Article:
Goggles help surgeons ‘see’ tumours
Scientists are continually seeking new ways of targeting cancer - and the latest is high-tech goggles.
Currently doctors treating cancer have two main approaches - bombard the tumour with drugs and radiotherapy or cut it out.
The second option is very common but not always successful - because it is often also impossible to tell where the tumour ends and healthy tissue begins.
To try and combat this surgeons often remove tissue surrounding the tumour, but cancerous cells often remain, necessitating further surgery.
But a new goggle technology being developed in the US lets surgeons "see" which cells are cancerous and which are healthy, increasing the chances that they will be able remove all cancer cells in one operation.
"The technology is quite amazing - almost like having a microscope to guide your surgery in the operating room," says Dr Ryan Fields, a surgeon involved in a pilot study of the device.
In the study, patients are being injected with a dye before their surgery. The dye has a peptide - a small protein - attached to it that allows it to seek out and bind specifically to cancer cells.
The dyed cancer cells emit light at a wavelength that cannot be seen by the human eye, but can be detected by a sensor in the goggles worn by the surgeons.
"The sensor captures the fluorescence from the dye lodged in cancer tissue and projects the image into the surgeon's [field of] view," explained Dr Achilefu.
"This creates an augmented reality that allows the surgeons to see cancer cells glowing, providing real-time guidance during surgery.
It's early days but surgeons think that this technology is promising.
"It has the potential to reduce the size of operations, when safe, and guide us to take out more tissue, when required," said Dr Ryan Fields, a surgeon at Siteman Cancer Center at Barnes-Jewish Hospital.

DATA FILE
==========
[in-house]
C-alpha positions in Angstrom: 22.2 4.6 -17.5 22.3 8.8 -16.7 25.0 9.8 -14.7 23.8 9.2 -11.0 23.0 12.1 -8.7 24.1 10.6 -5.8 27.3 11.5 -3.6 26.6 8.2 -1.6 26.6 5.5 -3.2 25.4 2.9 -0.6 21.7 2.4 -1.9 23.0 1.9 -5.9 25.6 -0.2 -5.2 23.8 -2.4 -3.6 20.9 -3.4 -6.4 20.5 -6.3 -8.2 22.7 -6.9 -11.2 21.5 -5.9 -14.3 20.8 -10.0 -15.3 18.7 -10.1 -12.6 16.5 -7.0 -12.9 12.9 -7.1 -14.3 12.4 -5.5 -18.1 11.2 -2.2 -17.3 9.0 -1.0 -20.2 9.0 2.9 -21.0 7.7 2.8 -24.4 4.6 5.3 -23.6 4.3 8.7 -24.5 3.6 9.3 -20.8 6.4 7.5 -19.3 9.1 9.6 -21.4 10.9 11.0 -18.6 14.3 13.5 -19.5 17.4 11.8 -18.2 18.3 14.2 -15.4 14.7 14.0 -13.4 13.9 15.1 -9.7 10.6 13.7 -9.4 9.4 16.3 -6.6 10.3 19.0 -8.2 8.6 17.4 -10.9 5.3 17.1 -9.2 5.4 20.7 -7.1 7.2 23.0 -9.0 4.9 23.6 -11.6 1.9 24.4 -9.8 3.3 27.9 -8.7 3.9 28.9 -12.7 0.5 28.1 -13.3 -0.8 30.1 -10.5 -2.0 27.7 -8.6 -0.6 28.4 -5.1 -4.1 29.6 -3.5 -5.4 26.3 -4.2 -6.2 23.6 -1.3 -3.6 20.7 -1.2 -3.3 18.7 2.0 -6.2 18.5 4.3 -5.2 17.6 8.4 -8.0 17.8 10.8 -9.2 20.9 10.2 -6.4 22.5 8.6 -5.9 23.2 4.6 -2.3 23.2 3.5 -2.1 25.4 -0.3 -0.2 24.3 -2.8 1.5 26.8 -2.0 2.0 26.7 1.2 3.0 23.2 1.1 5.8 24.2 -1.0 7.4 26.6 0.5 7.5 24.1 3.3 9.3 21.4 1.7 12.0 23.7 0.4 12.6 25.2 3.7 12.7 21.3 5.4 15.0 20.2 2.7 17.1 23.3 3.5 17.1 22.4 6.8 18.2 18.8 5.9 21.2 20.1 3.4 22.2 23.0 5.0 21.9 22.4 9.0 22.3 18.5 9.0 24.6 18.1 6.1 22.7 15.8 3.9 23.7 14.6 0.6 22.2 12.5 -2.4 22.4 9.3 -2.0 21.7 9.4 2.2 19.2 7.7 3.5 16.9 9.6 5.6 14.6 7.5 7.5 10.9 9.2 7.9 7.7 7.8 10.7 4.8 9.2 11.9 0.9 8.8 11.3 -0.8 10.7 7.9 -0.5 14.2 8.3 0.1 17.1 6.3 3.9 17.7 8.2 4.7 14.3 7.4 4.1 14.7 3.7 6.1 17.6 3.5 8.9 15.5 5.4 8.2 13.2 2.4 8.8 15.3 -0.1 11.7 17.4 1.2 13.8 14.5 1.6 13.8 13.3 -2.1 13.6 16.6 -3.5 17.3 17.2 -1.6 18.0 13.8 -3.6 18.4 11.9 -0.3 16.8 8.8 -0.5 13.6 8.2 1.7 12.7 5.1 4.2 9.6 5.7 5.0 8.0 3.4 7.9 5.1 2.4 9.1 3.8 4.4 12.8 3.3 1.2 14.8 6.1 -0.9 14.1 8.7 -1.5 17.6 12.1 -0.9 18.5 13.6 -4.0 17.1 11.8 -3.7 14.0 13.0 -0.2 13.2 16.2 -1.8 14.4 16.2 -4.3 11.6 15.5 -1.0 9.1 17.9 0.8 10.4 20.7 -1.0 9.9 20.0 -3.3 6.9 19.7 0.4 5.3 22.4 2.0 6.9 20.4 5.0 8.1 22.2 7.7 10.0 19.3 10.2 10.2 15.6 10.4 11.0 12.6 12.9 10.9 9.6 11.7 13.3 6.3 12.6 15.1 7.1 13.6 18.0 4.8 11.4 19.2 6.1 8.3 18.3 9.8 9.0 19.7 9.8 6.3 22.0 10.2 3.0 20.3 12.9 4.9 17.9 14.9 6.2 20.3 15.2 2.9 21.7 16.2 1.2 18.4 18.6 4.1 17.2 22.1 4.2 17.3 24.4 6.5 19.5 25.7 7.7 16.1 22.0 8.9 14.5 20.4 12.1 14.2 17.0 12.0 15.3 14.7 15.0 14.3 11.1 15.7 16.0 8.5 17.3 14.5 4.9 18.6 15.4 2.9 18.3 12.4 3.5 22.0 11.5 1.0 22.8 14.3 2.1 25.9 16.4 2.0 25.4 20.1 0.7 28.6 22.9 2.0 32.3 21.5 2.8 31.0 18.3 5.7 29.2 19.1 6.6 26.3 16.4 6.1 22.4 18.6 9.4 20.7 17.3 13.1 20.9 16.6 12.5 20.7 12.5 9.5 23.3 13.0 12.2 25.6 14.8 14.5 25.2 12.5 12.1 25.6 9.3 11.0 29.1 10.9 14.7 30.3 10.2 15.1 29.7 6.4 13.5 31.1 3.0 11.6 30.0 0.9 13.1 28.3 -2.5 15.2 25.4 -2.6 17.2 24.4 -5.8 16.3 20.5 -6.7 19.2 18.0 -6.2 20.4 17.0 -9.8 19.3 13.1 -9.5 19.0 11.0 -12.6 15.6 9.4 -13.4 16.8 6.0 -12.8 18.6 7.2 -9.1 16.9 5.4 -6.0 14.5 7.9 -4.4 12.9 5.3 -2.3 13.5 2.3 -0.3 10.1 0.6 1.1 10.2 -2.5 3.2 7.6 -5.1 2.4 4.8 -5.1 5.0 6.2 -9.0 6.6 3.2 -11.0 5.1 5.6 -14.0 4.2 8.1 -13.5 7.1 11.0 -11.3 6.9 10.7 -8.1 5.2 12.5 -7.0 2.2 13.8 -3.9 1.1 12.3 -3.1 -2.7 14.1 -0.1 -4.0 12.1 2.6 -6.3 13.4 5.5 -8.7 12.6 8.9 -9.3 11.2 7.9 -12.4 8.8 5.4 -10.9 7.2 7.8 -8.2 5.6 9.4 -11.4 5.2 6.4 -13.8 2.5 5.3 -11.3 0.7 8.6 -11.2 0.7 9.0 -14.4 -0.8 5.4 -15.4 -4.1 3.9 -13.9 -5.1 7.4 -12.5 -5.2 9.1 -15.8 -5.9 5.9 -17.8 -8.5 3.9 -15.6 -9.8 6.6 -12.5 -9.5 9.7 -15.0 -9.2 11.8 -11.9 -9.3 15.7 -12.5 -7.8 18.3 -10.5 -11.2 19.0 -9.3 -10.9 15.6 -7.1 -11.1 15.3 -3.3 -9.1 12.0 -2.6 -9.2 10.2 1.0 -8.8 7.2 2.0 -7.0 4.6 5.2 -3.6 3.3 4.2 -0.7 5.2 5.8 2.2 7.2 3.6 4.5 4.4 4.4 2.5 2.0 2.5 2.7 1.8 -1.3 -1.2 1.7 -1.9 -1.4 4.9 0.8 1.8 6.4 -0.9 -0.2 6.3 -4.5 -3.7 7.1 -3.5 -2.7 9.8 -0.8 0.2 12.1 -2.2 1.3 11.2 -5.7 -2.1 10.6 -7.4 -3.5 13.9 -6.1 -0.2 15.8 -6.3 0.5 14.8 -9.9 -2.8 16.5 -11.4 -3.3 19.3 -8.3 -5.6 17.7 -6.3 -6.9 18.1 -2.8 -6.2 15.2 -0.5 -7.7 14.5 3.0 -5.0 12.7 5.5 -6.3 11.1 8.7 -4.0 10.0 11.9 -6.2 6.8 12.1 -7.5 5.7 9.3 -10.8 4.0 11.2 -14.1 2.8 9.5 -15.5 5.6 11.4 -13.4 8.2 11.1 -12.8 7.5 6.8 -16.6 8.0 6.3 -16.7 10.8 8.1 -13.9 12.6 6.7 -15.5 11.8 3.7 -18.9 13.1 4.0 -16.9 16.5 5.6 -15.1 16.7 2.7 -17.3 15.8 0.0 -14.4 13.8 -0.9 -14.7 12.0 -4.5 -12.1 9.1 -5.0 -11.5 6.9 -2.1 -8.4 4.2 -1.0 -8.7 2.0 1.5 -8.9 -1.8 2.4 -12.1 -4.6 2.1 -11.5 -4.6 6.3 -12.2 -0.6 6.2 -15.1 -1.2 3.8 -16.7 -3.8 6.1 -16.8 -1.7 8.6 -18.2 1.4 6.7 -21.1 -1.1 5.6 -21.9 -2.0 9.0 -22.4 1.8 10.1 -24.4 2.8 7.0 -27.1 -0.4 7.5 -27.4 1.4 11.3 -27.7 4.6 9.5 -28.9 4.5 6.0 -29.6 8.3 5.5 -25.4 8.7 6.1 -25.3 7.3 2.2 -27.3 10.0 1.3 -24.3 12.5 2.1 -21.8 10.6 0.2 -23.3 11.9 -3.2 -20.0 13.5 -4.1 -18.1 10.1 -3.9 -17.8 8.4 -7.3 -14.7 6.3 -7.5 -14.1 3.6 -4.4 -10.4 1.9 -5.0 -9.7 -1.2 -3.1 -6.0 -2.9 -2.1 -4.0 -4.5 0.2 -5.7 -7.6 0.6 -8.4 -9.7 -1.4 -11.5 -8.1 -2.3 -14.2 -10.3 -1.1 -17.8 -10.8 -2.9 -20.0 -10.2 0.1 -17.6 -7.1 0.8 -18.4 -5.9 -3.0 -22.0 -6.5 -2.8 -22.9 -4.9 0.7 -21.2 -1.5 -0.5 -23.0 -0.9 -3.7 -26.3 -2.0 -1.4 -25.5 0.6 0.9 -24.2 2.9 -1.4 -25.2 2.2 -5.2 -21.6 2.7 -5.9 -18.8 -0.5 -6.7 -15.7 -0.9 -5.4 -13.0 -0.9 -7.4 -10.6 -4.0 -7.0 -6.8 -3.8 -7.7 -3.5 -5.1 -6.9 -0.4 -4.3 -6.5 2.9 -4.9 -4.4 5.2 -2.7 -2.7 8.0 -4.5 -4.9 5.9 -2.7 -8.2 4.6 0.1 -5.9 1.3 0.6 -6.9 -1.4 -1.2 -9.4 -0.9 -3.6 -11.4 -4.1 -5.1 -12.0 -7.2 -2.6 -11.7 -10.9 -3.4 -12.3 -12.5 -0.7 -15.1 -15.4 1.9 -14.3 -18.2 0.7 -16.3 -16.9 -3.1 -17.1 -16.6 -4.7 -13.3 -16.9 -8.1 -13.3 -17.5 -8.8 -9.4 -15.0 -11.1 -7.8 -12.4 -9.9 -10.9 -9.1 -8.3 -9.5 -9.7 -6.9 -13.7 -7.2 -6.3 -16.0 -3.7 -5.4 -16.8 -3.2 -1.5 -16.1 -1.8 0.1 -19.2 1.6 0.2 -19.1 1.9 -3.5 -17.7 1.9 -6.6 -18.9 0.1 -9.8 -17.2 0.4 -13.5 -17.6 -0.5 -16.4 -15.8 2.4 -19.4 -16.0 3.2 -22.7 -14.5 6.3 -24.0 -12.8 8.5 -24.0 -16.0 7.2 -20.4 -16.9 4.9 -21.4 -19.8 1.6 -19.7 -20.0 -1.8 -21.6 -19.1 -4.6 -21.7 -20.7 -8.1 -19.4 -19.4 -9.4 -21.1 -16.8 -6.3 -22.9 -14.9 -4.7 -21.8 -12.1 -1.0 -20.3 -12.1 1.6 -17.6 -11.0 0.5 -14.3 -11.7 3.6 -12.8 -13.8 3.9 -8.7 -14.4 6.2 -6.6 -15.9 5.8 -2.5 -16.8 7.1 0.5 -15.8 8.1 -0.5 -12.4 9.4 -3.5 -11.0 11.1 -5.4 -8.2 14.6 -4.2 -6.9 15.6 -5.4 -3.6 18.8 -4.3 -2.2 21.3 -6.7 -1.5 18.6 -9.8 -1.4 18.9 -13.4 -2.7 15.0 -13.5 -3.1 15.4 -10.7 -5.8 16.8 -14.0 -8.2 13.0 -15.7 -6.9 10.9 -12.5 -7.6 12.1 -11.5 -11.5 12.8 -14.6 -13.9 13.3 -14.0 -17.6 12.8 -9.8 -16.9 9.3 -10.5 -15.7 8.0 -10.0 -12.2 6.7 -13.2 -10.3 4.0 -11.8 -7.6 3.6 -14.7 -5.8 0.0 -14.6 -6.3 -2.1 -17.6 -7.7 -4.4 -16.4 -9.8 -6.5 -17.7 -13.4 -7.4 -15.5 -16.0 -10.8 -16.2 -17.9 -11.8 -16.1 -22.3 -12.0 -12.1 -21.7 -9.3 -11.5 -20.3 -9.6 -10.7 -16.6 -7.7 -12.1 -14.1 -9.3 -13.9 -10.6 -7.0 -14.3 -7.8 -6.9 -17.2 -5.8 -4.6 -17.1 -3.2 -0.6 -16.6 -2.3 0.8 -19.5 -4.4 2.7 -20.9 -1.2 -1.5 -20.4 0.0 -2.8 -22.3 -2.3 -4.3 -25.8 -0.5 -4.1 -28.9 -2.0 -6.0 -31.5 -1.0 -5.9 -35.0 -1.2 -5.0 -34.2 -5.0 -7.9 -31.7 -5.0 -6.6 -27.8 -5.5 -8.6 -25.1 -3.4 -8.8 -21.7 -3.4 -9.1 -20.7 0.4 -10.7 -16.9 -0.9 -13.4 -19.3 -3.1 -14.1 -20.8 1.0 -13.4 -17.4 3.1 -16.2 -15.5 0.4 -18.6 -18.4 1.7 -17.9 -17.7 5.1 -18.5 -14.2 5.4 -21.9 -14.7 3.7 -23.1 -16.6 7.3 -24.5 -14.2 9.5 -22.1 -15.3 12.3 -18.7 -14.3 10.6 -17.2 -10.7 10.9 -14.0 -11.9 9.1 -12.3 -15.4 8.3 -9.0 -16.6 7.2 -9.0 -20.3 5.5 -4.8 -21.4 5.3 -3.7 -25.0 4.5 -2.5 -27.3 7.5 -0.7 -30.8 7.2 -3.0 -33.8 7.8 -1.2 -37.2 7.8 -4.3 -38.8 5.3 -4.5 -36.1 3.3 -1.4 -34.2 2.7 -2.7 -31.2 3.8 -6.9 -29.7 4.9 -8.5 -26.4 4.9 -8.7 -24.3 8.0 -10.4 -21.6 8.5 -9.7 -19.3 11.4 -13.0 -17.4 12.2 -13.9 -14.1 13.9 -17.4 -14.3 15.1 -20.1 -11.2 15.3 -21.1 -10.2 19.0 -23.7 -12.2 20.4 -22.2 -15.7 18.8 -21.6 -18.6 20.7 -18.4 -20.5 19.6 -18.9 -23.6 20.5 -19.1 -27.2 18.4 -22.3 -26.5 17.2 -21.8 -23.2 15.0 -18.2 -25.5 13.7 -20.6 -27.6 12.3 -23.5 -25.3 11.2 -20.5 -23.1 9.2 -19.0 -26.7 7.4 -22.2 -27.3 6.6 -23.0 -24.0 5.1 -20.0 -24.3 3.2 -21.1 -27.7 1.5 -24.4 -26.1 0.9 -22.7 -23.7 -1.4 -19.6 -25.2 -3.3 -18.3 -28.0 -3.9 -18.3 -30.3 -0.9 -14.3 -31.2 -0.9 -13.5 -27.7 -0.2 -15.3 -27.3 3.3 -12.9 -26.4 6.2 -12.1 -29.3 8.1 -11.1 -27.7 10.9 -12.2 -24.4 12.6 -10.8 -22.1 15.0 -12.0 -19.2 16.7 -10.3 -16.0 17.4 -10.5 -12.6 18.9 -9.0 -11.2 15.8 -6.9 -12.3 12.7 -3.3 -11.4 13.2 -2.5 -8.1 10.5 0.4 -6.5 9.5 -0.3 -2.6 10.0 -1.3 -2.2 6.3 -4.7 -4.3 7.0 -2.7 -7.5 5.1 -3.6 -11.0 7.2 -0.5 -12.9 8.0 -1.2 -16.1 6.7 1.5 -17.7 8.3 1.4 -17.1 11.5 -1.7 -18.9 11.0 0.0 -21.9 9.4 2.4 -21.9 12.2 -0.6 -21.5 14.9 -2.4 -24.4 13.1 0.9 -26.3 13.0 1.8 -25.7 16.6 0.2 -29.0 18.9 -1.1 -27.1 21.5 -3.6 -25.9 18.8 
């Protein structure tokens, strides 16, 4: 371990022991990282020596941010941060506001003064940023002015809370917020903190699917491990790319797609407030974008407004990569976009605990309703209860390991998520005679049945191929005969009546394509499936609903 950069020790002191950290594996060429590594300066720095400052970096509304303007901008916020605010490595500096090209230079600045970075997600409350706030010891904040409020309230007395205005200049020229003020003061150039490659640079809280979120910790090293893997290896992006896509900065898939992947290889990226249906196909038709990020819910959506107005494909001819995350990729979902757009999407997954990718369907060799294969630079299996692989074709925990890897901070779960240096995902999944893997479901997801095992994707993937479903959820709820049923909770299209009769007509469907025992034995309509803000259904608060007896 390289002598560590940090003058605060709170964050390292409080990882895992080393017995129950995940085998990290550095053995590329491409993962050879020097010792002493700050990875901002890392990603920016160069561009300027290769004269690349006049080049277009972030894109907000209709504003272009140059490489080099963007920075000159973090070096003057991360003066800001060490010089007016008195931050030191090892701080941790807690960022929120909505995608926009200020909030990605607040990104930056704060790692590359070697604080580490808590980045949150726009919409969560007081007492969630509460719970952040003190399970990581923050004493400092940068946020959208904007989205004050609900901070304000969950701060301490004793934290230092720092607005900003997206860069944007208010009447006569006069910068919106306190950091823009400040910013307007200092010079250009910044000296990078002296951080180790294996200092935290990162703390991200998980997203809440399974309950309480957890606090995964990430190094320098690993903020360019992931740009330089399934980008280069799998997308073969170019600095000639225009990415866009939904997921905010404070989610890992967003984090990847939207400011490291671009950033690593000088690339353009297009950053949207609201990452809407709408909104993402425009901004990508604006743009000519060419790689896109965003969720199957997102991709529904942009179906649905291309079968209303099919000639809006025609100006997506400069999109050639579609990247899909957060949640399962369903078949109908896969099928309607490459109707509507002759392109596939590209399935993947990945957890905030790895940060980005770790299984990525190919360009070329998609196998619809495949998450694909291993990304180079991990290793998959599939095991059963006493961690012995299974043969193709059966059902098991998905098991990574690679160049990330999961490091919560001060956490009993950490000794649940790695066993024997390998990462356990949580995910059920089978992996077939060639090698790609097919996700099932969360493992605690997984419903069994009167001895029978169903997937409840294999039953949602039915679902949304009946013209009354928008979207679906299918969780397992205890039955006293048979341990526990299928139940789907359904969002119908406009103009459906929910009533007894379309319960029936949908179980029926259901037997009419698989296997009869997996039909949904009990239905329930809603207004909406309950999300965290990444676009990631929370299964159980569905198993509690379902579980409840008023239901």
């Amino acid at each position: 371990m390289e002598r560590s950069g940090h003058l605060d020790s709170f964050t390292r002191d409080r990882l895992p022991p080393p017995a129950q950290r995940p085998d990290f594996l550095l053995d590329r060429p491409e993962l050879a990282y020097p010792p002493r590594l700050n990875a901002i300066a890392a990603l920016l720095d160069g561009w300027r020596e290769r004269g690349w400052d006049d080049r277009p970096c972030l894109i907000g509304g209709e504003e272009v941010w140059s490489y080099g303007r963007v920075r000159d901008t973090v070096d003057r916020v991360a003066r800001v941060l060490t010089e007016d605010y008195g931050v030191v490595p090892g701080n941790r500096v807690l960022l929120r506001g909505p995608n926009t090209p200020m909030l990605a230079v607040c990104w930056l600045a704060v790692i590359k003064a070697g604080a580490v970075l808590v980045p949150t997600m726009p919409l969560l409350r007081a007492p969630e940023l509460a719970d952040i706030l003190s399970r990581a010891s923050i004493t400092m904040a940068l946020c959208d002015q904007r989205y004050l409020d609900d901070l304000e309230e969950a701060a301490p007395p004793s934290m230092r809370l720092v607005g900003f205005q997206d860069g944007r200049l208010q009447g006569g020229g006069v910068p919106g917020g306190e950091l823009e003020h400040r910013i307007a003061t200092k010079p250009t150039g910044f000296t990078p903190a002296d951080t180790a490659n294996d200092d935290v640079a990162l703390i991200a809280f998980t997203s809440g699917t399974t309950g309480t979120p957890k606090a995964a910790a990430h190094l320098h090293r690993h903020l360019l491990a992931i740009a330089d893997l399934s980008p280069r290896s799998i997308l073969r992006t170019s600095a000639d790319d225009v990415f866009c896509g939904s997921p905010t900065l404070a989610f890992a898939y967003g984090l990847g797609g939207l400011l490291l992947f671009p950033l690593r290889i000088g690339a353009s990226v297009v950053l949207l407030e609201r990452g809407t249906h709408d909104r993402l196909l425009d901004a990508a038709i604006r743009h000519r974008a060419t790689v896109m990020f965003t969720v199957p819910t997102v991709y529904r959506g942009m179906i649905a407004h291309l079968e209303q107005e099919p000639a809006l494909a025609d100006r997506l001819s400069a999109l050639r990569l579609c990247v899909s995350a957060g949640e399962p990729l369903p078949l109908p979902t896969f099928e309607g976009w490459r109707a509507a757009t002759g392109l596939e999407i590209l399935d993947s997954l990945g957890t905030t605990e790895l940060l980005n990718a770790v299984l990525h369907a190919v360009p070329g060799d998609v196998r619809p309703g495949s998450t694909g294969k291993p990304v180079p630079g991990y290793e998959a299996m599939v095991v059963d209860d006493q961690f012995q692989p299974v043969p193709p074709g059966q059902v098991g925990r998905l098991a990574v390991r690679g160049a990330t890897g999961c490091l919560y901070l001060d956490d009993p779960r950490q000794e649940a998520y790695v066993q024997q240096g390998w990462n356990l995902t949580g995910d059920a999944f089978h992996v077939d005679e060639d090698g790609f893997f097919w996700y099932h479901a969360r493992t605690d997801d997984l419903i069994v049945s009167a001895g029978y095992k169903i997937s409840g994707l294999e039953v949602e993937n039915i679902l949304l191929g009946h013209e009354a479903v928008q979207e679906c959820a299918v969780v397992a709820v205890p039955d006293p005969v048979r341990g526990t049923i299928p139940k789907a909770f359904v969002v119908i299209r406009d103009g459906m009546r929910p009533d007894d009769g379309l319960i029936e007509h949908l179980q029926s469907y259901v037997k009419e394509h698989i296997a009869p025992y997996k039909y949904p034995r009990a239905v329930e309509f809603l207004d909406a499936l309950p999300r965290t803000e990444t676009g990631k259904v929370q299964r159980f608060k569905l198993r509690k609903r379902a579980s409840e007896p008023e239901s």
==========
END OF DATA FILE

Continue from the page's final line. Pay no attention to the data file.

It is estimated that up to 40% of breast cancer patients in the US, and just under 20% in the UK, require secondary surgery.
Being able to take a more strategic, precise approach to removing tumours could reduce the need for patients to undergo further stressful procedures.
So far this new goggle technology has only been trialled on patients suffering from skin and breast cancer.
But Dr Achilefu is confident it can be used for different types of cancer. The dye has been shown to bind to breast, prostate, lung, colon pancreatic cancers, among others. It has even been shown to detect pre-cancerous cells.
These goggles are bringing instant tumour imaging to the operating room. But they aren't the only technology that is helping to improve the accuracy of tumour removal.
Elsewhere, other researchers have modified a surgical knife that uses heat to cut through tissue so it can instantly analyse whether the tissue the surgeon is cutting through is cancerous or healthy.
Smoke released when the heated blade cuts through tissue is sucked into a device that 'sniffs' it, analysing whether it is cancerous or healthy - allowing the surgeons to find the edges of the tumour and remove it with greater precision.
The true test of Dr Achilefu's goggles will be a large trial involving many hospitals.
"This type of technology certainly shows promise,' said Mr Tim Underwood, Senior Lecturer and Honorary Consultant Surgeon at University of Southampton, UK.
But he also cautions that, "All of these [new] technologies need much larger trials to prove their worth before they can be considered for routine use."